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Amazon Labor Union Pres. on ‘milestone’ in unionization efforts

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Christian Smalls, President of the Amazon Labor Union, joins Yahoo Finance Live to discuss NY Amazon workers’ unionization efforts.

Video Transcript

KARINA MITCHELL: Welcome back. In the latest quest for unionization, about 2,000 Amazon workers in New York City across four warehouses on Staten Island filed a petition yesterday to form a union. Christian Smalls is a former employee at one of those Amazon warehouses who led the strike and is the president of the Amazon Labor Union. Big day for you yesterday, sir. Thank you for being with us today. I want to first start by if you could please give us a timeline. You say you were fired. Why and when were you fired, and how did that lead you to sort of take the steps to start this union effort?

CHRISTIAN SMALLS: Yes, absolutely. Thank you for having me. I was fired last year-- well, a year and a half ago, more than a year and a half ago, March 30th, after leading the walkout when I protested against the COVID-19 safety concerns that-- surrounding Amazon. We didn't have any PPE at the time, no cleaning supplies. I was told by an upper management not to tell the employees in my department that somebody tested positive weeks prior. And I took my stance with the company then. And I led a walkout that ultimately resulted in my termination.

What led me to this point was, actually, when that leaked memo came out, you know, when David Zapolsky, one of Jeff Bezos's top general counsel for Amazon, said, you know, I'm not smart or articulate, and, ironically, to make me the face of the whole unionizing efforts. So I said, hmm, that's a good idea. But since then, I traveled the country protesting.

And up until the point where the Alabama facility tried to unionize, I said after the results, I think we should try here in New York. New York is a home base for me. And I came back here six months ago as a volunteer. And I sat outside the building, not really knowing where this was going to take us. But we tried something different, and the work is galvanized behind it. And here we are. Yesterday, we was able to file for our election. So it's a milestone. And it's great to feel great about it and be a part of this.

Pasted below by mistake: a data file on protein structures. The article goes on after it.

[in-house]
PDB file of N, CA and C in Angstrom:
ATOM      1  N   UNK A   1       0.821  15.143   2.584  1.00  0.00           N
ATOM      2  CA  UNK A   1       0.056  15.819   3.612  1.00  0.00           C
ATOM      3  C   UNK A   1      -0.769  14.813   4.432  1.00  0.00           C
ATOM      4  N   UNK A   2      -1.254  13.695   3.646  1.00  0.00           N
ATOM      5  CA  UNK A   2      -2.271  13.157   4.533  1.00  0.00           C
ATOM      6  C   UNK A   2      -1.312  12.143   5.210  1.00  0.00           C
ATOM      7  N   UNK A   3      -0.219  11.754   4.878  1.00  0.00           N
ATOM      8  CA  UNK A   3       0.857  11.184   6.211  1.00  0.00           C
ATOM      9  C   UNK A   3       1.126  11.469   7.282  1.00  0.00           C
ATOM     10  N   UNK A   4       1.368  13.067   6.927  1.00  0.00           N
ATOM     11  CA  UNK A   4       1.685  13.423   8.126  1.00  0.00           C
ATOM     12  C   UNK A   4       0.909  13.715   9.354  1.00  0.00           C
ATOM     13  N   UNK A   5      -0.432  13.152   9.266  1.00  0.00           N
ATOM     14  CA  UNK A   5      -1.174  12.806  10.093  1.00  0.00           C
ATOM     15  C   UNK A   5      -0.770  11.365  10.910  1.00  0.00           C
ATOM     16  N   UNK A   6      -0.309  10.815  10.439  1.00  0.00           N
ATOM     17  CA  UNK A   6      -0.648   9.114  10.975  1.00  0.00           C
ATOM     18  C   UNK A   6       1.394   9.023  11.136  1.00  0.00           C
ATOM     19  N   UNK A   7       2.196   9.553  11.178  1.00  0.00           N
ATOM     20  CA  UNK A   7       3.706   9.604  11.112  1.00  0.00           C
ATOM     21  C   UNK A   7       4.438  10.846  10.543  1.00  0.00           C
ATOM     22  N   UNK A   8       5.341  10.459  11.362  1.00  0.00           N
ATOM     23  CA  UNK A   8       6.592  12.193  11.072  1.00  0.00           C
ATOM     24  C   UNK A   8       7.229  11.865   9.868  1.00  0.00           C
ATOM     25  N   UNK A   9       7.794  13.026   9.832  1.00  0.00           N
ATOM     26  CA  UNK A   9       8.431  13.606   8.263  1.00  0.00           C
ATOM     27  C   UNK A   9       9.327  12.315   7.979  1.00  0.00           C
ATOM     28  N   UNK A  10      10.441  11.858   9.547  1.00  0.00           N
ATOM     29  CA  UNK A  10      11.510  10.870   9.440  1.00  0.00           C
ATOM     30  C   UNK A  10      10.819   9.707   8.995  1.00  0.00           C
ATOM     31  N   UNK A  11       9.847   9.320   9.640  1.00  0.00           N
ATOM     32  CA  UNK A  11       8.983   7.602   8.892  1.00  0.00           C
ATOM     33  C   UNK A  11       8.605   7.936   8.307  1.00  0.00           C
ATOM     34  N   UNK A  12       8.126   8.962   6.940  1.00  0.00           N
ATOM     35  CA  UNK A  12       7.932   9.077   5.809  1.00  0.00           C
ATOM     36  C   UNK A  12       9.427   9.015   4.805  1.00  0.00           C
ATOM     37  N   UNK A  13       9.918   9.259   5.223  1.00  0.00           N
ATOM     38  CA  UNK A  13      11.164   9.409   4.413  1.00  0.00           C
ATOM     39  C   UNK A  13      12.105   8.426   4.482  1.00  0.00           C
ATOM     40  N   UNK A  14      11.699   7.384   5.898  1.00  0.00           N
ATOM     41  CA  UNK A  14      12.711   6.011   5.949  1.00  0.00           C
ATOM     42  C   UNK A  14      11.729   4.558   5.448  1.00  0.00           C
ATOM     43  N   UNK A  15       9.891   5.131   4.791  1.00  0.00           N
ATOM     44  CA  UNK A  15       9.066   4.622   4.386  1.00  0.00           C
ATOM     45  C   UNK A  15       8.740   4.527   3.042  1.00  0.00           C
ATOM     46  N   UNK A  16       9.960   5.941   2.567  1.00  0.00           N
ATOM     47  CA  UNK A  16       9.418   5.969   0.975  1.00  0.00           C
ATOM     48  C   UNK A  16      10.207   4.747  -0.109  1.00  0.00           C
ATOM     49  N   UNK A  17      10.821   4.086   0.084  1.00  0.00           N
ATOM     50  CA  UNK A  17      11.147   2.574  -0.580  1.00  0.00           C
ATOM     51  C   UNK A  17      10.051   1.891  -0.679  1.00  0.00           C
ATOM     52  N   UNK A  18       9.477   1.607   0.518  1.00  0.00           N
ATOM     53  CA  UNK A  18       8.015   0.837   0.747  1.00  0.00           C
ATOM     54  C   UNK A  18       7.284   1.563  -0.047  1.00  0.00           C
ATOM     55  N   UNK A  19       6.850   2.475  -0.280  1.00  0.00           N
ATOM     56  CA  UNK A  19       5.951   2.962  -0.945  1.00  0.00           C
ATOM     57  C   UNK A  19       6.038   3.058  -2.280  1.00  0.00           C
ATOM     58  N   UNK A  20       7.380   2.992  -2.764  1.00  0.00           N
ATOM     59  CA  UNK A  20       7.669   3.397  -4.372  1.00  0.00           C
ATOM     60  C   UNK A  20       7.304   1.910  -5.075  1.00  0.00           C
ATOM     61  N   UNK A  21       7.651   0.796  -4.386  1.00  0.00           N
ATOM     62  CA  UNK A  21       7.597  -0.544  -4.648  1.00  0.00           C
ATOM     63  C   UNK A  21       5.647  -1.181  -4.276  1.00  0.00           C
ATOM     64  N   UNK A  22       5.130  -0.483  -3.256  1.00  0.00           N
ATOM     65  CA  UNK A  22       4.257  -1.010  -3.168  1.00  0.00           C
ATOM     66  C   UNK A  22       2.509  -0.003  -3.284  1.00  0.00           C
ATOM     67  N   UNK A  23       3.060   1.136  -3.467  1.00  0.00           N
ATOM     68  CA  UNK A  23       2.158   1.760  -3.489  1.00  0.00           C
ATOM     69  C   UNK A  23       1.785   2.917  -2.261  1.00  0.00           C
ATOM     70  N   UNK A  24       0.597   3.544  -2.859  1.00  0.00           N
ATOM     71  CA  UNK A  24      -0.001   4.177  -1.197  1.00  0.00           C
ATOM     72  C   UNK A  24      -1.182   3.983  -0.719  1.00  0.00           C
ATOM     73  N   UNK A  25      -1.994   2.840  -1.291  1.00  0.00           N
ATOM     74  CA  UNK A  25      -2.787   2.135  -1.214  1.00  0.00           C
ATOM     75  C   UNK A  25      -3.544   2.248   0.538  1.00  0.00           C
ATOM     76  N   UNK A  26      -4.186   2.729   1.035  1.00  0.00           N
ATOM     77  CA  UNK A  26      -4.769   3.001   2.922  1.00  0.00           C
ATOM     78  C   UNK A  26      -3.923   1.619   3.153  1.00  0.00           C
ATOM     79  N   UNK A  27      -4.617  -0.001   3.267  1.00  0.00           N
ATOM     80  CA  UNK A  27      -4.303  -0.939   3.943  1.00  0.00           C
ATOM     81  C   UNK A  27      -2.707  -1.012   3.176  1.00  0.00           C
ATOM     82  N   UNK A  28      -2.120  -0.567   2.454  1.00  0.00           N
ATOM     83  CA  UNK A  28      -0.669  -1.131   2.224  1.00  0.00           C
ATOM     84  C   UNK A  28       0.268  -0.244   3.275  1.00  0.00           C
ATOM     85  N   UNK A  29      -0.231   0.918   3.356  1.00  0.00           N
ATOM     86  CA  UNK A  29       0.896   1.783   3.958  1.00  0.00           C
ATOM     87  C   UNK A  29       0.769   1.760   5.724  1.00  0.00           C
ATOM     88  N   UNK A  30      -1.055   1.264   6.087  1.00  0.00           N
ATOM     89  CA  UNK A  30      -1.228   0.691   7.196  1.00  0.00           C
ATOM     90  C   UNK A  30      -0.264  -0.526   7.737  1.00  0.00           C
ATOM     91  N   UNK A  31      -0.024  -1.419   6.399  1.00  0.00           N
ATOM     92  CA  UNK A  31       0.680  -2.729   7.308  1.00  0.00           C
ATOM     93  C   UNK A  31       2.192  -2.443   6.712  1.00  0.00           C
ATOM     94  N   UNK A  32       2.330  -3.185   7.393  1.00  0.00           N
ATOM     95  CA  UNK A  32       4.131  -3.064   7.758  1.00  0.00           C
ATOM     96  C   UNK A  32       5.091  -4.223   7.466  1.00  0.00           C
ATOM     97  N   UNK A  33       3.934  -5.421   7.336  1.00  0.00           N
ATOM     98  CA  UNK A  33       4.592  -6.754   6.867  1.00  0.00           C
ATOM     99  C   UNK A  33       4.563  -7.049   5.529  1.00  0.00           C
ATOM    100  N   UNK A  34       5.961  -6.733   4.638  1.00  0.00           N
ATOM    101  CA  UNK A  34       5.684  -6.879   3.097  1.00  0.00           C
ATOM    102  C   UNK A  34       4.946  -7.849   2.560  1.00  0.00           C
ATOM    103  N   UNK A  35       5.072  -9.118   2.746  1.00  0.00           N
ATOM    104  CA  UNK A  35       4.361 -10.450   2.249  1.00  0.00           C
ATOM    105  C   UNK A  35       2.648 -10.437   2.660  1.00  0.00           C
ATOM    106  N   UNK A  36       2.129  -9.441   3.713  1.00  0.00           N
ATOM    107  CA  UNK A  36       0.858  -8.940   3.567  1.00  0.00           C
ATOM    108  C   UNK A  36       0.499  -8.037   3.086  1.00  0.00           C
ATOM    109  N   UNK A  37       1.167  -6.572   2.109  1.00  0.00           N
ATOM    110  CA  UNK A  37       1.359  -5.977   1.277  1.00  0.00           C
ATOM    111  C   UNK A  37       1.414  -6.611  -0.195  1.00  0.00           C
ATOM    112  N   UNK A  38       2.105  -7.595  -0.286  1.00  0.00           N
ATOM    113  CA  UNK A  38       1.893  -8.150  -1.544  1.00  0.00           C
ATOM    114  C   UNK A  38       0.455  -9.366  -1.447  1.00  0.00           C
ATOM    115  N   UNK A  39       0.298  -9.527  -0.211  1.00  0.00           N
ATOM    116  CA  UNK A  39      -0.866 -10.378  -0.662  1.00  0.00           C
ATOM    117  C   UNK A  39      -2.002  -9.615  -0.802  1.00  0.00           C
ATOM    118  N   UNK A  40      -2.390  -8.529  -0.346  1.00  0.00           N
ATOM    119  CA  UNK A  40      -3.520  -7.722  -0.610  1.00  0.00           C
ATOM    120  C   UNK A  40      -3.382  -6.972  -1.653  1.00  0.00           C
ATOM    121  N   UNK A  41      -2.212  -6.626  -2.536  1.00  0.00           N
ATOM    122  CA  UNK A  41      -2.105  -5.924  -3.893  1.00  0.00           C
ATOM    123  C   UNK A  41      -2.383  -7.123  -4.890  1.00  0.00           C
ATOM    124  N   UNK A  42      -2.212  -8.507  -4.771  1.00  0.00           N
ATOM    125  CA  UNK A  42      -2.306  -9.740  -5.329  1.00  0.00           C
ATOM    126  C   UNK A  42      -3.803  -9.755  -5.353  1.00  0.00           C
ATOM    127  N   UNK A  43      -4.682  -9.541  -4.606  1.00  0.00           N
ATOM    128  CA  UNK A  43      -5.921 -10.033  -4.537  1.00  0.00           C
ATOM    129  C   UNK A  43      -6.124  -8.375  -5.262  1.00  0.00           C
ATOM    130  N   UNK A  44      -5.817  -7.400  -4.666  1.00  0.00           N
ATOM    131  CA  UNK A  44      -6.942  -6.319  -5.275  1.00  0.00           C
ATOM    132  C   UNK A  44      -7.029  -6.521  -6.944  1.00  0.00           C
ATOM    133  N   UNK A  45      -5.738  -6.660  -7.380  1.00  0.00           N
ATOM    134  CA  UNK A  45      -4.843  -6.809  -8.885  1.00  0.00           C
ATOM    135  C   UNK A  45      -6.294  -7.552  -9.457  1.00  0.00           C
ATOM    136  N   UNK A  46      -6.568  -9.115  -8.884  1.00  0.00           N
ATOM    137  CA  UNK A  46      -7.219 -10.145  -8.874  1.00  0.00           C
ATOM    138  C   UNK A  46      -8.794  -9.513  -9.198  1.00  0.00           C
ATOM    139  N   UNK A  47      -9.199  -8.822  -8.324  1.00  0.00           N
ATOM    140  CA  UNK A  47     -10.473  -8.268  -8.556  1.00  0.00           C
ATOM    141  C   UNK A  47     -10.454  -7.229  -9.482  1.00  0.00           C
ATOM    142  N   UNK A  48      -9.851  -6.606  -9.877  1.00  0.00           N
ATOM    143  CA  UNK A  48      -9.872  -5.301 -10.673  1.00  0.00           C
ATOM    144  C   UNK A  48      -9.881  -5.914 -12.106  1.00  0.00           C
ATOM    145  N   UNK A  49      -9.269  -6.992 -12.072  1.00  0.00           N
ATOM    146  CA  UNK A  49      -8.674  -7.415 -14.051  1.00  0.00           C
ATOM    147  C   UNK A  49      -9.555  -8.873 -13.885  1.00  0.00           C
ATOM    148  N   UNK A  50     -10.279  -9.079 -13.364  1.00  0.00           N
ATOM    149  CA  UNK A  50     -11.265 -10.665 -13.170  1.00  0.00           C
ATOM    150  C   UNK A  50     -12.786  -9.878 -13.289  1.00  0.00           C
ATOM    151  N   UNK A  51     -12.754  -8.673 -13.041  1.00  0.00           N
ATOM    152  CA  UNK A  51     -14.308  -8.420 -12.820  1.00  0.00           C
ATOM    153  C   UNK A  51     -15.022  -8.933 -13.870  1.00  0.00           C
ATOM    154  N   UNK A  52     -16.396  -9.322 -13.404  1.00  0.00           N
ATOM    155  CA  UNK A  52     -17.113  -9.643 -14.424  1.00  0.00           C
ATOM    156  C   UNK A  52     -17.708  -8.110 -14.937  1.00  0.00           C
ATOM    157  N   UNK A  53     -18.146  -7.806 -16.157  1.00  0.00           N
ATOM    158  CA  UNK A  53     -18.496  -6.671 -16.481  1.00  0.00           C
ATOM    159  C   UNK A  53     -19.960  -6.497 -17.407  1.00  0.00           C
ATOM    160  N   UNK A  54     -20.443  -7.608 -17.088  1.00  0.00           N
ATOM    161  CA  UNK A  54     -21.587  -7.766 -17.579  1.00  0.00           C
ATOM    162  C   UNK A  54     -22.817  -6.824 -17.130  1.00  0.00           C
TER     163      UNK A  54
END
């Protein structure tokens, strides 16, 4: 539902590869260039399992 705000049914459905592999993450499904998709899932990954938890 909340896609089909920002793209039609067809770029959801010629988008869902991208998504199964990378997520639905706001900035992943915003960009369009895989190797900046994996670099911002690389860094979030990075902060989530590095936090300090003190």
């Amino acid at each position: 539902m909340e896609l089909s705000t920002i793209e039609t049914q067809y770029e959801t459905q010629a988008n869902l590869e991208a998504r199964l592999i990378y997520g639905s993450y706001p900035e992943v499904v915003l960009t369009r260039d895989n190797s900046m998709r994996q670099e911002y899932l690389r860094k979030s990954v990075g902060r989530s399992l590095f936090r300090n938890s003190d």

ALEXIS CHRISTOFOROUS: So, Christian, we've talked before, and congratulations on that milestone yesterday. Talk to me about why you're taking that route of trying to form an independent union, because we saw attempts to unionize by teaming up with established union shops, like what we saw in Bessemer, Alabama, didn't work out because voters there, workers there, voted against unionizing. Why choose to do this independently?

CHRISTIAN SMALLS: Right, that's always the question I get asked. And I ask people the same thing, you know, why not? You know, Amazon's been around for 27 years. You know, if it was that easy, that simple, an established union could have got it done already. So why not try an independent worker-led union? We know the ins and outs of the company.

Myself, I've been a part of that company for almost 4 and 1/2 years. I opened up three major buildings in the tri-state area. My lead organizers as well, the same thing. They've been around for years. They're seasoned Amazon workers. They know the ins and outs of the company better than a third party or an established union that has to come in and kind of learn different things, learn the terminology, learn how to relate to Amazon workers because we have a different lifestyle.

You know, we worked 12 hours a day. Our commutes are 2 and 1/2 hours each way. Our grievances are different from any other industry because Amazon, as you know, is ran completely off of metrics. And the things that we go through is just different. So I figured why not workers organizing themselves this time, workers being in the driver's seat? And I believe this is the best way to get it done. And it's been working for us. And I think that we'll be successful.

KARINA MITCHELL: And let me ask you, have you had more interest from other Amazon workers around the country to help them go the same route and unionize in the same way?

CHRISTIAN SMALLS: Of course, absolutely. You know, ever since I was fired, I had, you know, Amazon workers reaching out to me from all over the world, not just here in the States. But now that we started these efforts with unionizing here in Staten Island, I definitely received several messages from Amazon workers across the nation. And they're watching, they're paying attention.

And I actually started sending out literature to educate them on how we did it already. And I don't want to share too much details about it, but I can guarantee that if we're successful here in New York, it will definitely be other facilities across the nation that will do the same thing.

KARINA MITCHELL: All right, well--

ALEXIS CHRISTOFOROUS: I want to talk-- oh, yeah.


ALEXIS CHRISTOFOROUS: No, go right ahead. We're out of time, apparently. I'm sorry. We'll have to get you back here again, Christian.

CHRISTIAN SMALLS: Absolutely, any time. Any time.

KARINA MITCHELL: There is so much more to talk about, but thank you, and again, congratulations on the milestone achievement yesterday. Christian Smalls, former Amazon worker and leading the Staten Island petition. Thank you so much for your time.